NW Youth Conservation And Fly Fishing

2015 TU Western Regional Meeting

There is no better opportunity for our girls and boys, 12-16, to learn the sport of fly fishing and the merits of conservation. The last week of June 21-27, 2015, The Academy will be held again at The Gwinwood Conference Center on Hicks Lake in Lacey, WA. The applicant must write an essay explaining why they would like to attend and a letter of recommendation is needed from their science teacher or school counselor. Deadline for applications is April 15, 2015. Financial Aid is available. Jim Brosio is lining up the Academy instructors and we are very pleased to learn, most of the instructors from our 2014 event will be returning. We are very fortunate to have the most amazing, talented instructors from various fields right from our Pacific NW. Applications may be downloaded from our website – or you may contact Mike Clancy @ or Tom VanGelder @ We also have a Facebook page displaying pictures from past events. Jim Brosio @ ~By Mike Clancy, Co-Director NWYC&FFA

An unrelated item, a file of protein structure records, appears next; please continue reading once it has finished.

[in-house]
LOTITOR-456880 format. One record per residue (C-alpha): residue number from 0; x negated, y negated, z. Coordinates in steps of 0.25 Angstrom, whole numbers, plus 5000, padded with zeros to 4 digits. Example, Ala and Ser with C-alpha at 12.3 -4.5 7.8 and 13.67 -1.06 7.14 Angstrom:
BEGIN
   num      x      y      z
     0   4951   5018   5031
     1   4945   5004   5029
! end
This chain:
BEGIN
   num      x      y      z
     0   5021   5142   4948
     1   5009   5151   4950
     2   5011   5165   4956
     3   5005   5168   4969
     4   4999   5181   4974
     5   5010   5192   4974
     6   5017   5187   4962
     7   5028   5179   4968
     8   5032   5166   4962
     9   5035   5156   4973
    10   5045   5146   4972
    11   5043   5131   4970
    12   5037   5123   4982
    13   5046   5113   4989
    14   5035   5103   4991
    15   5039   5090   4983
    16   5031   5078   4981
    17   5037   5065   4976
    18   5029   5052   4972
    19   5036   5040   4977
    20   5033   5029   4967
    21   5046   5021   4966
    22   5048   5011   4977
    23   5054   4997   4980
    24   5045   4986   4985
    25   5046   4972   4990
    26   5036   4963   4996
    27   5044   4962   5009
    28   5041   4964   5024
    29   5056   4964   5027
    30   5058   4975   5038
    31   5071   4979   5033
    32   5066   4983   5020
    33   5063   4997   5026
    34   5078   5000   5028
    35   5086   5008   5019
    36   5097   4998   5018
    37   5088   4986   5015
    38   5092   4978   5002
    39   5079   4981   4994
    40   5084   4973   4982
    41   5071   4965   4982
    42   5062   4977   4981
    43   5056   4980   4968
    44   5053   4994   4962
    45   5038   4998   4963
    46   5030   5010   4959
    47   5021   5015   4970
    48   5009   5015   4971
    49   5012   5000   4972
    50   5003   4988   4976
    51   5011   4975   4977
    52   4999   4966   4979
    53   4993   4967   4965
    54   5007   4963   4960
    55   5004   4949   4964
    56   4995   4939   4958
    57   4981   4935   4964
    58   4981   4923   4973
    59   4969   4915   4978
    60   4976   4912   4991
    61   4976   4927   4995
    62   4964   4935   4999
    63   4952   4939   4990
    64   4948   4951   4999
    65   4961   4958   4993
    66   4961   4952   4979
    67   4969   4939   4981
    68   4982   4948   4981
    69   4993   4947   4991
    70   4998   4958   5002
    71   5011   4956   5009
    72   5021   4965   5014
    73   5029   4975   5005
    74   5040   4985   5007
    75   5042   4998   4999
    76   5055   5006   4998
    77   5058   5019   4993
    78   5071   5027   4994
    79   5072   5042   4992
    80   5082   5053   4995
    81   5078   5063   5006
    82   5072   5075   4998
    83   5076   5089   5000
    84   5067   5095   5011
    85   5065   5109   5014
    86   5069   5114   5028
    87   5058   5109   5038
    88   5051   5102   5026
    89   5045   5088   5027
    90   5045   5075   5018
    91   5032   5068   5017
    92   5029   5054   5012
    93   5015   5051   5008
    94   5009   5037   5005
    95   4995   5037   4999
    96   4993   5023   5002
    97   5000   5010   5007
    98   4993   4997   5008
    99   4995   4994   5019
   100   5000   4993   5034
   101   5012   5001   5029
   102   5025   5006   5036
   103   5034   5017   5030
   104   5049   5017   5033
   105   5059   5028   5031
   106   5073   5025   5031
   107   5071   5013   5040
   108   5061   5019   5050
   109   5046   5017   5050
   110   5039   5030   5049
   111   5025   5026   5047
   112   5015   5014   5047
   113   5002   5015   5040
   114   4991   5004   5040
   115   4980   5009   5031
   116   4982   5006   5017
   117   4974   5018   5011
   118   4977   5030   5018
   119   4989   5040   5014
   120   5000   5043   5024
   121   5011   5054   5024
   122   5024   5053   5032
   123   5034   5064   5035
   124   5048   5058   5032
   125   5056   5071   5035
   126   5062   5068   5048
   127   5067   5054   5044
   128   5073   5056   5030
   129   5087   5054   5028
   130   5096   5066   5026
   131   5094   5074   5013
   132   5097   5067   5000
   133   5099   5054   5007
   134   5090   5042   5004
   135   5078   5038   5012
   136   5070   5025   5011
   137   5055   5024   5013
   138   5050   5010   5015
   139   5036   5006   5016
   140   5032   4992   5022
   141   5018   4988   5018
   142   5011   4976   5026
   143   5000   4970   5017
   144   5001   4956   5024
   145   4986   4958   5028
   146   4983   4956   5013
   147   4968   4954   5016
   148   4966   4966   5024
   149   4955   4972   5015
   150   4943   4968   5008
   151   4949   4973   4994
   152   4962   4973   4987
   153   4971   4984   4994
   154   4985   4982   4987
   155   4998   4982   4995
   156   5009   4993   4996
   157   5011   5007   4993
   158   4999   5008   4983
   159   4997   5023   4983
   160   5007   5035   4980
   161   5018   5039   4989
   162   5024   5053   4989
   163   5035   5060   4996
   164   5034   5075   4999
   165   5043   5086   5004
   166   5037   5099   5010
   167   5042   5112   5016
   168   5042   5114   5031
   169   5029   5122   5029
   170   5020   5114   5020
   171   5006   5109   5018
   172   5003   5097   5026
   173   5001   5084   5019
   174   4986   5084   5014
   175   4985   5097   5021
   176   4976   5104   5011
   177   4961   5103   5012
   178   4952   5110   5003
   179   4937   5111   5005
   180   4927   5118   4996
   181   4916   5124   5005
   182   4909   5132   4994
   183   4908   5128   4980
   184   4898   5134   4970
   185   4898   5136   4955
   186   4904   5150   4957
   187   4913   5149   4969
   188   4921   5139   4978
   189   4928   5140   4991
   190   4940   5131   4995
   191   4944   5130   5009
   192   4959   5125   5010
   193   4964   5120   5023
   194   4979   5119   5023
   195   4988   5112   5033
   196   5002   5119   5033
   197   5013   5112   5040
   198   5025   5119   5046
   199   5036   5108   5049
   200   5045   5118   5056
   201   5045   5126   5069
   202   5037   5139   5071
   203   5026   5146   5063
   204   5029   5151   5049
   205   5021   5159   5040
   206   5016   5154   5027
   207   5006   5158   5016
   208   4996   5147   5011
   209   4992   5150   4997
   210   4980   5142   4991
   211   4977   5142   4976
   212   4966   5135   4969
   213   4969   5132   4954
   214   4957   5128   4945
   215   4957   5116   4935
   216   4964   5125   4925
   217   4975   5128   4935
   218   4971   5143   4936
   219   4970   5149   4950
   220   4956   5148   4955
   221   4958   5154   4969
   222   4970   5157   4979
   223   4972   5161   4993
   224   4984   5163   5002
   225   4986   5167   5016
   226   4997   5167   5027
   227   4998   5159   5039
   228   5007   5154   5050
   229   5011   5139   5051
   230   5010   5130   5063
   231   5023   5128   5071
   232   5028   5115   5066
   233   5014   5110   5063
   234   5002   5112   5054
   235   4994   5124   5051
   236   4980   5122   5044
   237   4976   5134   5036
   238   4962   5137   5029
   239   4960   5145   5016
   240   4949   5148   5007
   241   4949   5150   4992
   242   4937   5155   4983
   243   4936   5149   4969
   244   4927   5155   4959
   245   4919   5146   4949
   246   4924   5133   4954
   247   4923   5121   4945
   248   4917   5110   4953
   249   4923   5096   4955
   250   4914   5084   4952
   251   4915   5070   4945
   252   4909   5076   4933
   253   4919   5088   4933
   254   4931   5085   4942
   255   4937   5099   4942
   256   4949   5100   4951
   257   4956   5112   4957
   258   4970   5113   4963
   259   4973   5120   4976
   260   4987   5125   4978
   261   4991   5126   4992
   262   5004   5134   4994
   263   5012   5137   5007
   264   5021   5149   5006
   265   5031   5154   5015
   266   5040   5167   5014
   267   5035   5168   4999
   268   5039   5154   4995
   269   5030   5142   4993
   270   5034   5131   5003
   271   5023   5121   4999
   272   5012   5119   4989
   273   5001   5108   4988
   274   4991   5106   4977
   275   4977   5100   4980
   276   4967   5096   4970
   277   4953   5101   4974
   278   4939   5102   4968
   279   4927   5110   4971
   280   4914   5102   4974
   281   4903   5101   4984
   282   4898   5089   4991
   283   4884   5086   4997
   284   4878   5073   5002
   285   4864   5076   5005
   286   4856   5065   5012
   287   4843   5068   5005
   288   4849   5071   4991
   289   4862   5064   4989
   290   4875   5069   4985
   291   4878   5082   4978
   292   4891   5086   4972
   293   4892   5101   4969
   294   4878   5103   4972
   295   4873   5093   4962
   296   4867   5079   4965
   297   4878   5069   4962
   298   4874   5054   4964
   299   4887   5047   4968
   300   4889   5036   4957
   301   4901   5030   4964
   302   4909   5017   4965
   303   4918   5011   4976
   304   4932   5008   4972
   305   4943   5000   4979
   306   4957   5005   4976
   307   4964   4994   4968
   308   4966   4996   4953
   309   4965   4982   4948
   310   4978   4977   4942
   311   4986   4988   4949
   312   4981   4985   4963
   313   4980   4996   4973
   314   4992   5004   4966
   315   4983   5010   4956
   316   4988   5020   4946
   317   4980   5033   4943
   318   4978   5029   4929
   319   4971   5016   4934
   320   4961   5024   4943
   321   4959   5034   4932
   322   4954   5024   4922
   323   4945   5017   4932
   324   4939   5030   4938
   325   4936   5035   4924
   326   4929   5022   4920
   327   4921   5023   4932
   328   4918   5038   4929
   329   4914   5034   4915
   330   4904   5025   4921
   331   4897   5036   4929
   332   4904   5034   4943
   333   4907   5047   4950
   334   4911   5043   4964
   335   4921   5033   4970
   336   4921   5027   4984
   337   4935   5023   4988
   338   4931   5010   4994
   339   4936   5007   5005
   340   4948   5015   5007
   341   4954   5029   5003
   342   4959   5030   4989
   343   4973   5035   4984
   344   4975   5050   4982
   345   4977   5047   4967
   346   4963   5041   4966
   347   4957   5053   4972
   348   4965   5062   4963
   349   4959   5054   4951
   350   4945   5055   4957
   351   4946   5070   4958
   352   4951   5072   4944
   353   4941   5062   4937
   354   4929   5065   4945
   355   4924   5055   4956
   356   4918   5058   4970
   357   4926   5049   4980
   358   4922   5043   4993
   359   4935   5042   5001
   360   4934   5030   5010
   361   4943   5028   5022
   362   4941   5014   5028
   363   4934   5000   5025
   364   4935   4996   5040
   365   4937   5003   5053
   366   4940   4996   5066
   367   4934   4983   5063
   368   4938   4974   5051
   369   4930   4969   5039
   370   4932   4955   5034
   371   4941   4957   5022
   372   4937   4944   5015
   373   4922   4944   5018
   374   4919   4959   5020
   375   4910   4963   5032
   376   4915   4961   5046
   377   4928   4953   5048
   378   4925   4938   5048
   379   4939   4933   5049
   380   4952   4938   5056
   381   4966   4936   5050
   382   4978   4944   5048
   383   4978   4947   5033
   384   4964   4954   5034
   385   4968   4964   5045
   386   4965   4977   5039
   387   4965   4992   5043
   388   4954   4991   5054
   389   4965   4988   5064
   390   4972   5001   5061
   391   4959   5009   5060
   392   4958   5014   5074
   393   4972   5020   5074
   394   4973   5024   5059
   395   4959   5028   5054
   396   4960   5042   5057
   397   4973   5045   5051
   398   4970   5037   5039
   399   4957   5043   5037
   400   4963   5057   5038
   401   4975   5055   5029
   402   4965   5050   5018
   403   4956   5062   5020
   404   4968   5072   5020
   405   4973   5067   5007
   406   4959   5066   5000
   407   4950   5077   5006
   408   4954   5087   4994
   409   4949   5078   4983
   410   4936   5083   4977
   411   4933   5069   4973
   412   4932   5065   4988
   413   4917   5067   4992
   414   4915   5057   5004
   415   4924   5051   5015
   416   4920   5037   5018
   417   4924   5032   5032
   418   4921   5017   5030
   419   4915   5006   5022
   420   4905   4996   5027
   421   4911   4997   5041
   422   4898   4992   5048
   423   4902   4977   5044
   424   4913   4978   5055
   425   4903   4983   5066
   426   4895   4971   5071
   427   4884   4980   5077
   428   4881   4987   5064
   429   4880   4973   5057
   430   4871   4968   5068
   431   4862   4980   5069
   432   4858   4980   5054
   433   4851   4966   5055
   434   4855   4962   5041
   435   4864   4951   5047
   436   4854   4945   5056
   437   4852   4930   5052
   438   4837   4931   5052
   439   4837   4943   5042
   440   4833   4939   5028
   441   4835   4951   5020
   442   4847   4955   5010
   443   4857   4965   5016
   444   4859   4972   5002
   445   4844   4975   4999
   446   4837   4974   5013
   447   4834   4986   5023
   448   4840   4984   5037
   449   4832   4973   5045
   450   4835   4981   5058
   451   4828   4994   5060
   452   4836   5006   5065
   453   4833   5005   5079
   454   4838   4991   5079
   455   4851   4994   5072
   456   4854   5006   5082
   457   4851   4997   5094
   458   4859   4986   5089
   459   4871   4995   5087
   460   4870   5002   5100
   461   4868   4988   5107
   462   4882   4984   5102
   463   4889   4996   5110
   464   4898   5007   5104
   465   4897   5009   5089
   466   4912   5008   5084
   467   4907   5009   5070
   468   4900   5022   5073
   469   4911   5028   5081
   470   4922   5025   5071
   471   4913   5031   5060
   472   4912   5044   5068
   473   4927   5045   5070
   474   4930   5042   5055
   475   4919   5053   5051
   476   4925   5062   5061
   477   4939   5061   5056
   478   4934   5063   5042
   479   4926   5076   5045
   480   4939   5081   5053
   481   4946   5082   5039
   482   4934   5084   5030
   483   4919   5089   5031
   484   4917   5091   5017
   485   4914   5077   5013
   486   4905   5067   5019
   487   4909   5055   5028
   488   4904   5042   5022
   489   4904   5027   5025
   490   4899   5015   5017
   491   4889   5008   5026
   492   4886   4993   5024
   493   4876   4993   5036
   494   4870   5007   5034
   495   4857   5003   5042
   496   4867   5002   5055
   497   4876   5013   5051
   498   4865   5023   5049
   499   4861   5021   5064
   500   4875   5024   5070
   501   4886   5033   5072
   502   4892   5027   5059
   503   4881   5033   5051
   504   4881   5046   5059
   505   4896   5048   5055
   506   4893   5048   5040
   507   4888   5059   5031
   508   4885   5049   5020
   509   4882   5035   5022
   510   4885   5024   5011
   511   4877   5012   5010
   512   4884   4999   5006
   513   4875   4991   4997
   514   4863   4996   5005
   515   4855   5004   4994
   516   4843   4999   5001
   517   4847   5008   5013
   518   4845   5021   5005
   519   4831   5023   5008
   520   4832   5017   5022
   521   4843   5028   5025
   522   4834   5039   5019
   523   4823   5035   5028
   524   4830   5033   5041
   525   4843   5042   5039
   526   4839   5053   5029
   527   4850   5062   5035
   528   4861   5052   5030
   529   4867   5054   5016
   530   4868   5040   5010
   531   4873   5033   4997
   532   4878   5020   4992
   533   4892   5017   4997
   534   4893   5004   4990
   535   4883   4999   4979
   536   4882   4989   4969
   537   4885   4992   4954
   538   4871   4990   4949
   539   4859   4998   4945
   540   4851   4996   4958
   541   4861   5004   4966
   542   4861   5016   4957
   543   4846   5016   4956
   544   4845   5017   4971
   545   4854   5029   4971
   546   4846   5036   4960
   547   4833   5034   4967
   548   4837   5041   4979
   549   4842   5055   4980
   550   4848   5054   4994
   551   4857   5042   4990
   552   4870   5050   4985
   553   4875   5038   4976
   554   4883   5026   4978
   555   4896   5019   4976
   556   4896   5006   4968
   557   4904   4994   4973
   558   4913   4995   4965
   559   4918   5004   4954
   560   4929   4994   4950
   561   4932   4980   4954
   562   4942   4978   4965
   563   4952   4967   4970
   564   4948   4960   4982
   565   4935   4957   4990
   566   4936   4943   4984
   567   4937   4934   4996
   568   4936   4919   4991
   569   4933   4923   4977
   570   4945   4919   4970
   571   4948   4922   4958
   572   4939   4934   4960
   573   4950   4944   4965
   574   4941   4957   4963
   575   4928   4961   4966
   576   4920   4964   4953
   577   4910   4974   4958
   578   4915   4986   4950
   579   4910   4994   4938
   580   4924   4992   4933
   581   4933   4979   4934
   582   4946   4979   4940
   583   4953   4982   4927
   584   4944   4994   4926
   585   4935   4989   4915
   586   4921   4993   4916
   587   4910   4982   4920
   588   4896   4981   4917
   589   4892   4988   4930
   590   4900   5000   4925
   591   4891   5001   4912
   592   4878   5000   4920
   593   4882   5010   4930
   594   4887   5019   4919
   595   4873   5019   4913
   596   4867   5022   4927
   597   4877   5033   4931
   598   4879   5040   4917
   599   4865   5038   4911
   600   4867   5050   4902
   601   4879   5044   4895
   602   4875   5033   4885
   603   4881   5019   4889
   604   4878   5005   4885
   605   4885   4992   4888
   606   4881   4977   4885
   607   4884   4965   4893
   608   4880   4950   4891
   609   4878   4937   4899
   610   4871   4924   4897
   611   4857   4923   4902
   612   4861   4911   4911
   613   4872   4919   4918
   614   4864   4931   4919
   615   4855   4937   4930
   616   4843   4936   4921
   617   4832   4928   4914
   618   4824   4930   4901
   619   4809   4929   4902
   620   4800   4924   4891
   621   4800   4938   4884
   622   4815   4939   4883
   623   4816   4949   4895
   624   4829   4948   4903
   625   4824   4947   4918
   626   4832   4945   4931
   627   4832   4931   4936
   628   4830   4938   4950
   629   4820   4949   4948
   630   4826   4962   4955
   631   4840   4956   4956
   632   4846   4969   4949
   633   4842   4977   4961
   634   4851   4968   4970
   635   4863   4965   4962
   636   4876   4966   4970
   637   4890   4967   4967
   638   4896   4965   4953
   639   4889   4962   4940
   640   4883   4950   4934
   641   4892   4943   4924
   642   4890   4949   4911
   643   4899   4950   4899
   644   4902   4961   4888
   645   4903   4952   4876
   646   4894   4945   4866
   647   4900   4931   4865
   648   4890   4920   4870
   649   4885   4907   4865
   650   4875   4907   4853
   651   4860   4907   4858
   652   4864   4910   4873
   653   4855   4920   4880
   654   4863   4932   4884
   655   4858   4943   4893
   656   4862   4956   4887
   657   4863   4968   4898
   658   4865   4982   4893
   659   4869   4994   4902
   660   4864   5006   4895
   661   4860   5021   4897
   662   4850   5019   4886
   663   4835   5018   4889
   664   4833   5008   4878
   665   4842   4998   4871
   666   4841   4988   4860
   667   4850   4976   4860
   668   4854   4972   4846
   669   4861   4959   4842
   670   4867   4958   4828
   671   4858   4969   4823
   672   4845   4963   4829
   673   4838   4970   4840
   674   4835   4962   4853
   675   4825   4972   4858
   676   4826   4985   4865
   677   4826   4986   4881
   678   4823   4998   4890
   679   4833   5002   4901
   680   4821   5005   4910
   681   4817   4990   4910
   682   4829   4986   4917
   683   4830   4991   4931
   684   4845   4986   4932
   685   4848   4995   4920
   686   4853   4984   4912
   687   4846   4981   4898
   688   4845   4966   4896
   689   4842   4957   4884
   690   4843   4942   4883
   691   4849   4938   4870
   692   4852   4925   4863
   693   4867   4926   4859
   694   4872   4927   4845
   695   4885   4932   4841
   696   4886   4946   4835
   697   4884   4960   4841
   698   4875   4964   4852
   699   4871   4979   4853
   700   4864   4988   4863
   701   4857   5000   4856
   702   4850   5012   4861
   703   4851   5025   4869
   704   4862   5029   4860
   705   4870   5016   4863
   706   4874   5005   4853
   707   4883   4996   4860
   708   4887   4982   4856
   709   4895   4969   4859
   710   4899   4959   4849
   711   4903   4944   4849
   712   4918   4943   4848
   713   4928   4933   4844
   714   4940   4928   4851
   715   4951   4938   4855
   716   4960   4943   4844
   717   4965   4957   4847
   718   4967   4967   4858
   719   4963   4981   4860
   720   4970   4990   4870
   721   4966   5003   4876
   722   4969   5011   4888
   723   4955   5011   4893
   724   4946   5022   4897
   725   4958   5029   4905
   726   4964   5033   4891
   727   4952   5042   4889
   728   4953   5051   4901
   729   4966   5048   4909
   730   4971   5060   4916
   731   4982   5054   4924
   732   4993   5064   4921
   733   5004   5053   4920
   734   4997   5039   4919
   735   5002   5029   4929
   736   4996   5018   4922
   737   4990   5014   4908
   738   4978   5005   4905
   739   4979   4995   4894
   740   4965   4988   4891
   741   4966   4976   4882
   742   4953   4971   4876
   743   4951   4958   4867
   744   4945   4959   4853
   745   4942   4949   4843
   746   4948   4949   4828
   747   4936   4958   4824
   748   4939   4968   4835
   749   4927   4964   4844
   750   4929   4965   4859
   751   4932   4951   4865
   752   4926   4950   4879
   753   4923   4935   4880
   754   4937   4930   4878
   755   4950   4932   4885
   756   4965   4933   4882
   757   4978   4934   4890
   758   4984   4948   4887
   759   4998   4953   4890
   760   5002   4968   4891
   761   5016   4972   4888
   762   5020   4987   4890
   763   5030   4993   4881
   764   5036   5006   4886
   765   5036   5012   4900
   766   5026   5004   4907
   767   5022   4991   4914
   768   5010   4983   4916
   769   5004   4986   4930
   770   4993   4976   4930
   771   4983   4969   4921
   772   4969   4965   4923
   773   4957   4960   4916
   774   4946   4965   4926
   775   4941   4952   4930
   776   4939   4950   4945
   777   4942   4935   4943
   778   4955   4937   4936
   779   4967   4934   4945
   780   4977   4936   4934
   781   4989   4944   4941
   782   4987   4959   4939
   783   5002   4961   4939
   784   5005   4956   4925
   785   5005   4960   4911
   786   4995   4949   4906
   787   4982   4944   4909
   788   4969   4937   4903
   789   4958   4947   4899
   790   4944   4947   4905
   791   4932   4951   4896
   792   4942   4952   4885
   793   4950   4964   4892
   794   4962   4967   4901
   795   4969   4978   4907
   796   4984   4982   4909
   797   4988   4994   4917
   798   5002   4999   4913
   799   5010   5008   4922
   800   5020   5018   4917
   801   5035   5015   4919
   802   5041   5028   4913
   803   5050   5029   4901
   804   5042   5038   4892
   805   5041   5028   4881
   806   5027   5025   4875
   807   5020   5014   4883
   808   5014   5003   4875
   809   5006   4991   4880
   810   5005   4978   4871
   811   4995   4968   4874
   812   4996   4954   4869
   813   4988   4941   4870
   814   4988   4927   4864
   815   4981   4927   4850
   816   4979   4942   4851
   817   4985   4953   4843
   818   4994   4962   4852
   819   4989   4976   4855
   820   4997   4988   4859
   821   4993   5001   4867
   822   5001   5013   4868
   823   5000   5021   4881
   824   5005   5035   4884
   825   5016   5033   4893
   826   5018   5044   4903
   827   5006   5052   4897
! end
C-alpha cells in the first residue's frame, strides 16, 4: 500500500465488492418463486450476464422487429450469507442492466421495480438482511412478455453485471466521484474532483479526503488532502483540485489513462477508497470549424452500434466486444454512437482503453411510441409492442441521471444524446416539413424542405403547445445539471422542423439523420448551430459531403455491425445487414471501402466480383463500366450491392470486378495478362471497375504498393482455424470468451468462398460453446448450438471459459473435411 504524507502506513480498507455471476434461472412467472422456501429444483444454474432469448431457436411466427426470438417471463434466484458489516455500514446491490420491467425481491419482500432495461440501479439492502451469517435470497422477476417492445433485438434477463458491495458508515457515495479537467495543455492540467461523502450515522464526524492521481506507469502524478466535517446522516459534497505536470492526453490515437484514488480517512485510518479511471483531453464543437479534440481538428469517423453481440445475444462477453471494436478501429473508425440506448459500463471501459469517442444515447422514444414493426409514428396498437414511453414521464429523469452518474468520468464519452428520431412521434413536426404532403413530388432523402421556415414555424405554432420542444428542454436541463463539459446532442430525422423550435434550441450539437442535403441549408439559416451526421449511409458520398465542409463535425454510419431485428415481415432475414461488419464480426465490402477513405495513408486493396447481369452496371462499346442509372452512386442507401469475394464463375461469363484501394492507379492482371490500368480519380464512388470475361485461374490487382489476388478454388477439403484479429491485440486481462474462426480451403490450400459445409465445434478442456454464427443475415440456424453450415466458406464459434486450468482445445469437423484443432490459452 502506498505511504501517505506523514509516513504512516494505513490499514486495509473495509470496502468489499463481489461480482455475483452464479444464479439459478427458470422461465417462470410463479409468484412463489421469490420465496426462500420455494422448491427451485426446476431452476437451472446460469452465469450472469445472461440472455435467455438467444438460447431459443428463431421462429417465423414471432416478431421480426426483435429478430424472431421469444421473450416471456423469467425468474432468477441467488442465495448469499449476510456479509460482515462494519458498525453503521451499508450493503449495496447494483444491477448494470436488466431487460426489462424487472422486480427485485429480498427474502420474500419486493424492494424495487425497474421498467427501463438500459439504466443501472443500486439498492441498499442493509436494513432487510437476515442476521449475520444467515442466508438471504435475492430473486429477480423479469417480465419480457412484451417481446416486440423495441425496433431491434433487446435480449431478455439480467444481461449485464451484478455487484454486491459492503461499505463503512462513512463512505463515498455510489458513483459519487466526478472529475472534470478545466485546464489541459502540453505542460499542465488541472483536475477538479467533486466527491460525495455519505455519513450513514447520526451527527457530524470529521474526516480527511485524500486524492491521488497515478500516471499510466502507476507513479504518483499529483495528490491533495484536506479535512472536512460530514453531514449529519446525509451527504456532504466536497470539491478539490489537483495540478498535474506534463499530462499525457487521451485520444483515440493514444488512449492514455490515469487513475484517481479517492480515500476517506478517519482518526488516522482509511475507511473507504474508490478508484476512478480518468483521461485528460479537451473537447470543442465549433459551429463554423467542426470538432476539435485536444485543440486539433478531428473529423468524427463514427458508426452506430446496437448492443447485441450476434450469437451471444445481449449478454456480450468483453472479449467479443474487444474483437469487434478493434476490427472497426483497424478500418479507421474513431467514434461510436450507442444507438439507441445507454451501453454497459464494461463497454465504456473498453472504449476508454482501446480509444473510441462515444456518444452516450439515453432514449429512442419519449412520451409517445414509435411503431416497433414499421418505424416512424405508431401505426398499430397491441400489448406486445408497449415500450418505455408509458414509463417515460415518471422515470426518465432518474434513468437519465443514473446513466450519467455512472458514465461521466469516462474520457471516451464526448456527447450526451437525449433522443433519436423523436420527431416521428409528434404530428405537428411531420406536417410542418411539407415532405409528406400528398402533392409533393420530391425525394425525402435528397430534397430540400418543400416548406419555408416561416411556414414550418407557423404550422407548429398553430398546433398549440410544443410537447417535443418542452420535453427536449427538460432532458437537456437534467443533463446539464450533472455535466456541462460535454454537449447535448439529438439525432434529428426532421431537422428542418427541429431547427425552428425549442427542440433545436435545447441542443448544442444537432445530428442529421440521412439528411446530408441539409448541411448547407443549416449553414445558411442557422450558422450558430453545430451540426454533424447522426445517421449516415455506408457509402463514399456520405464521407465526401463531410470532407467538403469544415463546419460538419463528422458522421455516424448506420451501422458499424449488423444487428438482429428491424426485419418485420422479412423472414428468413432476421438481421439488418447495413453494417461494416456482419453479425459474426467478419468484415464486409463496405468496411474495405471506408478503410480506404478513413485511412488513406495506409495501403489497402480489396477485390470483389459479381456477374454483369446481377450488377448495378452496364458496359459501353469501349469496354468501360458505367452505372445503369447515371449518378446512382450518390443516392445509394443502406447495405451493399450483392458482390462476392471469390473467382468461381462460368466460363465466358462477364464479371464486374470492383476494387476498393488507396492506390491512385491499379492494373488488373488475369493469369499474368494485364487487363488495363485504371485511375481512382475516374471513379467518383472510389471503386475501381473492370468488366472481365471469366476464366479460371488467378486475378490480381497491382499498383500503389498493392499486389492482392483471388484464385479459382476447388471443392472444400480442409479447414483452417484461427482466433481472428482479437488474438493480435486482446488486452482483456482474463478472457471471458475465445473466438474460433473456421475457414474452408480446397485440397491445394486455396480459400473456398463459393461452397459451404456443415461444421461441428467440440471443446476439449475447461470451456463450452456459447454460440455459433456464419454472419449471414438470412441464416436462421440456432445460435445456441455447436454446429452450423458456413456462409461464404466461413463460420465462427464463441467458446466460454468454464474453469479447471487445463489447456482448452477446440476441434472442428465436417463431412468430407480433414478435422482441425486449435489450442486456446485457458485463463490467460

Join fellow anglers and TU volunteer leaders from across the West on May 1-2 in Jackson, Wyo. for enlightening presentations, inspiring dialogue and engaging camaraderie with those who share your dedication to TU and our mission. We’ll kick-off the two days with a “State of Western TU” by TU’s Vice President for Western Conservation, Rob Masonis. We’ll learn from TU staff professionals and volunteer leaders on topics as wide ranging as climate change adaptation to youth education. Opportunities abound to develop your governance skills and practices, discover solutions to your leadership challenges, and increase your understanding of the key trends and coldwater conservation issues impacting that particular region. The agenda will break-out into dual tracks so that participants will have a plethora of topics from which to choose. And as always, we’ll have lots of time and opportunities for providing feedback, asking questions, networking and having fun. Total registration cost is $165. See more information and register via TU’s website (; click on ‘Get Involved’; then click ‘National Events’; then click ‘Western Regional Meeting.’